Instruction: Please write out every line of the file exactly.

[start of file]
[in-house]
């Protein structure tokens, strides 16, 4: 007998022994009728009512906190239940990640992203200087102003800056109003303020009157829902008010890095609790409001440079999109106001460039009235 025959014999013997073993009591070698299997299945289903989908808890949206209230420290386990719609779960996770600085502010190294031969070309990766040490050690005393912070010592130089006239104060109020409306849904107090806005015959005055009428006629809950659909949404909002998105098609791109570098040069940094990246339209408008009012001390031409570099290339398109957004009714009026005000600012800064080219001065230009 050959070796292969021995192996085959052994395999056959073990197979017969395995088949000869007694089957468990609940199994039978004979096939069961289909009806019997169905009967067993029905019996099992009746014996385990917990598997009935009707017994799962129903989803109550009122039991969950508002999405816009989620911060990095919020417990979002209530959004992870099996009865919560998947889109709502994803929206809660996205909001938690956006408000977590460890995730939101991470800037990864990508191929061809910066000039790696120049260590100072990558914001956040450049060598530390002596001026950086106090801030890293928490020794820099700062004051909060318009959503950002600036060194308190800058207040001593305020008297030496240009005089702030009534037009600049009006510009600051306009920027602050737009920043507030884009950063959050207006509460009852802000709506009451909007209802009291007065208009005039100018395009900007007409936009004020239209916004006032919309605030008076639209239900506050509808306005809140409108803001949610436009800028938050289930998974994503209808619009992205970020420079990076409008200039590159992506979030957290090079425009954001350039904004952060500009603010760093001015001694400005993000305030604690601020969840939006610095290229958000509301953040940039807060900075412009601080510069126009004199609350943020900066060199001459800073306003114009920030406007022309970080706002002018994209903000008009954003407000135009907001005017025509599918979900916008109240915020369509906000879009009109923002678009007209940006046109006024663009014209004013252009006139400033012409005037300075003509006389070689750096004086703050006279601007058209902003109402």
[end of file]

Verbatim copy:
[in-house]
């Protein structure tokens, strides 16, 4: 007998022994009728009512906190239940990640992203200087102003800056109003303020009157829902008010890095609790409001440079999109106001460039009235 025959014999013997073993009591070698299997299945289903989908808890949206209230420290386990719609779960996770600085502010190294031969070309990766040490050690005393912070010592130089006239104060109020409306849904107090806005015959005055009428006629809950659909949404909002998105098609791109570098040069940094990246339209408008009012001390031409570099290339398109957004009714009026005000600012800064080219001065230009 050959070796292969021995192996085959052994395999056959073990197979017969395995088949000869007694089957468990609940199994039978004979096939069961289909009806019997169905009967067993029905019996099992009746014996385990917990598997009935009707017994799962129903989803109550009122039991969950508002999405816009989620911060990095919020417990979002209530959004992870099996009865919560998947889109709502994803929206809660996205909001938690956006408000977590460890995730939101991470800037990864990508191929061809910066000039790696120049260590100072990558914001956040450049060598530390002596001026950086106090801030890293928490020794820099700062004051909060318009959503950002600036060194308190800058207040001593305020008297030496240009005089702030009534037009600049009006510009600051306009920027602050737009920043507030884009950063959050207006509460009852802000709506009451909007209802009291007065208009005039100018395009900007007409936009004020239209916004006032919309605030008076639209239900506050509808306005809140409108803001949610436009800028938050289930998974994503209808619009992205970020420079990076409008200039590159992506979030957290090079425009954001350039904004952060500009603010760093001015001694400005993000305030604690601020969840939006610095290229958000509301953040940039807060900075412009601080510069126009004199609350943020900066060199001459800073306003114009920030406007022309970080706002002018994209903000008009954003407000135009907001005017025509599918979900916008109240915020369509906000879009009109923002678009007209940006046109006024663009014209004013252009006139400033012409005037300075003509006389070689750096004086703050006279601007058209902003109402």